Still Risky After All These Years
Hedge funds are nothing if not controversial. In September, Amaranth Advisors made the front page of the Wall Street Journal for days on end by losing an astonishing $6 billion in a single week on bad trades and failed investments. The rapidity of the fund’s collapse highlighted potential risks for investors and prompted a new wave of criticism of the secretive hedge fund industry, which now has over $1 trillion under management. A few weeks after the Amaranth debacle, the Economist led with a cover story warning that “private lenders, such as hedge funds, are extending vast amounts of credit to leveraged buy-out firms and other private borrowers. Forsaking the sunlit uplands of global finance, the market for capital is plunging into the shadows. . . . In thinly traded, lightly regulated and untransparent markets, the bold can make an awful lot of money—and they can lose it on an even more extravagant scale.”
Amaranth’s crash brought back memories of hedge fund mogul George Soros’ cornering of the market on the British pound in the 1990s, and the $3.6 billion collapse in 1998 of Long-Term Capital Management, a hedge fund run by Nobel economists and Wall Street insiders that failed after its over-leveraged bets went sour. For an otherwise unconcerned public, hedge funds gradually became synonymous by the late 1990s with secrecy, arrogance, and hubris. With the news about Amaranth, critics are again arguing—as they did nearly a decade ago—that hedge funds need more regulation and oversight.
But the recent tribulations don’t raise alarm bells for those who manage the college’s endowment, says Reed investment analyst Andrew Lonergan, and they don’t indicate that wholesale changes to the investment strategy are warranted. Lonergan, a Portland native, came to Reed last year after stints at Windermere Investment Associates and Credit Suisse Asset Management.
Lonergan says that Reed has historically invested prudently in hedge funds, and hasn’t used funds that employ a lot of leverage, or borrowed money, to pump up their profits. And while it is true that Reed’s hedge fund allocation—at around 40 percent—is high for college endowments of comparable size, Lonergan says the mix of funds that Reed owns is safe and stable. “People might hear that Reed invests in hedge funds and start thinking of Amaranth, and conclude that all hedge funds are risky and Reed shouldn’t be using them,” Lonergan explains. “People have this idea that if you only invest 20 percent of the endowment in hedge funds, you’re taking less risk than if you invest 40 percent in hedge funds. The reality is that we could be 100 percent invested with hedge funds and have much less risk than an institution that is 100 percent invested in long-only stock mutual funds.”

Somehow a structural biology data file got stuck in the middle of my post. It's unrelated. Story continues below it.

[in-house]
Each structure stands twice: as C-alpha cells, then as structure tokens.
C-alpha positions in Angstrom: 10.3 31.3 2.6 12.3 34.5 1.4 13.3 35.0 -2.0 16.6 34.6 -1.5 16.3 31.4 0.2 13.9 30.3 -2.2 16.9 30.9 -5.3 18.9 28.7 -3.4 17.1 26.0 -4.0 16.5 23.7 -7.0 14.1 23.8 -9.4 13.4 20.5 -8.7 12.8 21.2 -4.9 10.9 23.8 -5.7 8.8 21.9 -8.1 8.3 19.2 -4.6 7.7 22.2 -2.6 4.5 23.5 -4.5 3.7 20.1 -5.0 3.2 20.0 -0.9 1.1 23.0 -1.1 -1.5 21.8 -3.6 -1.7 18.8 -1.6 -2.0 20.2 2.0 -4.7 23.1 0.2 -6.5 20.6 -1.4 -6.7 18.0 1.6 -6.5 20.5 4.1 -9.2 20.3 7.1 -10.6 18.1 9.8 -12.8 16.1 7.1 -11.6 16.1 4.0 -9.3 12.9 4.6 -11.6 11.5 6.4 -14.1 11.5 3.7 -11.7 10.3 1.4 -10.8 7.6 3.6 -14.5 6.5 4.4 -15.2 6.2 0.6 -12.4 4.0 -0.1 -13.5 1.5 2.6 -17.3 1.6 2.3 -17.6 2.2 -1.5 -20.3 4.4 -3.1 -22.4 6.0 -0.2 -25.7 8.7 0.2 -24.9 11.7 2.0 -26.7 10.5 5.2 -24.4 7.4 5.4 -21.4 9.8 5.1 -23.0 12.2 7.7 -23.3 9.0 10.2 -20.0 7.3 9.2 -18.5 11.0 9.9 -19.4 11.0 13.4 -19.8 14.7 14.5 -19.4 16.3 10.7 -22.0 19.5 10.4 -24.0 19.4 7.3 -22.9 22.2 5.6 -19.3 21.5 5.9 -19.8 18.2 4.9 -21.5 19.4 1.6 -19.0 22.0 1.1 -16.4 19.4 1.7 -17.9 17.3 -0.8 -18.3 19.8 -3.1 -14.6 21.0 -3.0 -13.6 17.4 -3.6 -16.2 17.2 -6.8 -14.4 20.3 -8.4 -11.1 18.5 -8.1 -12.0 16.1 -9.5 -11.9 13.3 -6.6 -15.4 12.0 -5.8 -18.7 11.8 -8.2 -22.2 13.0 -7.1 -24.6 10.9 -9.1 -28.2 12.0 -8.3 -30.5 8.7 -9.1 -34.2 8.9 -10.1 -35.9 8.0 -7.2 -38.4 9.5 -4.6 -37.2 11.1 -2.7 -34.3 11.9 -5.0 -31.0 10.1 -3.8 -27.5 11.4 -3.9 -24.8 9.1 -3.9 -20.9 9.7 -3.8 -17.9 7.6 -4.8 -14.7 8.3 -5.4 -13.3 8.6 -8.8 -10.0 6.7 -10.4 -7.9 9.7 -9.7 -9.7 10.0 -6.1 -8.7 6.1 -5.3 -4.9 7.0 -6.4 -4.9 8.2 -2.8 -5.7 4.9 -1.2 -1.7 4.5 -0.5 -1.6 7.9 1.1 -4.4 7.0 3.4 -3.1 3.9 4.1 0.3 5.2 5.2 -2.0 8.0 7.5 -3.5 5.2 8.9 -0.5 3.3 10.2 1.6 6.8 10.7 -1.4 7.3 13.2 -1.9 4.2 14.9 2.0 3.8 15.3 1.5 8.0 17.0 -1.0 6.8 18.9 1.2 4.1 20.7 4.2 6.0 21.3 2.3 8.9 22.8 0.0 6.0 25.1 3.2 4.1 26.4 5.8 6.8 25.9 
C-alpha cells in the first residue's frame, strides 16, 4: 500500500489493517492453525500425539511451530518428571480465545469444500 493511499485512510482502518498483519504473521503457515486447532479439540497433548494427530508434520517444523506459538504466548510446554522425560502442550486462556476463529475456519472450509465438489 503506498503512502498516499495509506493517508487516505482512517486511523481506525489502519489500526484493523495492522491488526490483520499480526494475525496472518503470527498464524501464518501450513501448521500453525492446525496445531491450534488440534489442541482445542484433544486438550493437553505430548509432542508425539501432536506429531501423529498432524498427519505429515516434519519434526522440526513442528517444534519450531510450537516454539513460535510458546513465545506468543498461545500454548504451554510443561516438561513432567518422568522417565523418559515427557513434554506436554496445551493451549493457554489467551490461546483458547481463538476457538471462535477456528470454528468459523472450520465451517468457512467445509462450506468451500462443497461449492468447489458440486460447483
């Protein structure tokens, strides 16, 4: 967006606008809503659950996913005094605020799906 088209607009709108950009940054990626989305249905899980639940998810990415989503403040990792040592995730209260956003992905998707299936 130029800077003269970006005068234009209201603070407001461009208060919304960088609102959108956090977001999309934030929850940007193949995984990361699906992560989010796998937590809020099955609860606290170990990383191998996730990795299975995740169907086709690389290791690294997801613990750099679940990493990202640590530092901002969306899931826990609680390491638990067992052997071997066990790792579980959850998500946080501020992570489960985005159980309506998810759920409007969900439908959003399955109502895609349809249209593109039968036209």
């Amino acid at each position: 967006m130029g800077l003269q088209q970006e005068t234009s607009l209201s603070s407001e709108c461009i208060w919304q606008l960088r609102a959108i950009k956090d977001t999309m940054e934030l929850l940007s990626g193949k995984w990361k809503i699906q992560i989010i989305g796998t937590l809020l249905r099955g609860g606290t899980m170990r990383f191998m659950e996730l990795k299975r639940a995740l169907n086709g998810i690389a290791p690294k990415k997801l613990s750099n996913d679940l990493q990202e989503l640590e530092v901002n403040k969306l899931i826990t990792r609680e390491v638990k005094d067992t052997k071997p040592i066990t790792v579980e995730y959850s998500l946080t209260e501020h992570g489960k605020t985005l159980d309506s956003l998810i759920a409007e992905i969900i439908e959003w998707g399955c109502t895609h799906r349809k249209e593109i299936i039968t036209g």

As of this autumn, the college was invested in six small, nimble hedge funds, most of which base their investments around stocks, rather than the sorts of complex financial strategies that have put a few notorious hedge funds in the crosshairs of public opinion. Two of Reed’s funds use a strategy that is virtually indistinguishable from a conventional mutual fund—investing in stocks that the fund manager believes will rise in value. The difference, Lonergan says, is only in the legal structure of how the money is managed. “It’s gotten so that ‘hedge fund’ is a term that almost doesn’t mean anything anymore,” he says.
Many industry insiders contend that tarring hedge funds with a broad, critical brush misses the point of most of these investment vehicles, which quietly go about their business of delivering consistent returns and insulating investors from big slides in the stock market. So says Chris Wolf ’77, co-founder of Cogo Wolf Partners, an investment firm in San Francisco with $70 million under management. Wolf, who makes his living picking out other hedge funds in which to place his investors’ money, says people outside the finance industry don’t give much thought to small, specialized hedge funds that continue to deliver enviable returns to investors such as Reed, and have done so with little tumult for the past three decades.
“There are anywhere from 8,000 to 9,000 hedge funds out there,” Wolf says. “If you hear about five a year that are blowing up, that’s a small number.” He says that funds made up of other hedge funds—the type he manages—are even less prone to trouble.
Portland hedge fund manager Yusaf Jawed ’91 of Grifphon Asset Management has been following Reed’s investment strategy from the sidelines, and says it makes good sense to him. “Reed invests in a variety of hedge funds,” says Jawed, whose firm has about $50 million under management—small by industry standards. “Think of it as 10 stocks—one may be down but the others will keep up your returns. Most of that kind of success comes from knowing the philosophy of your managers. Bad things happen in the markets. That’s why you need to diversify and not have all your money in one hedge fund, just the way you wouldn’t have all your money in one stock.”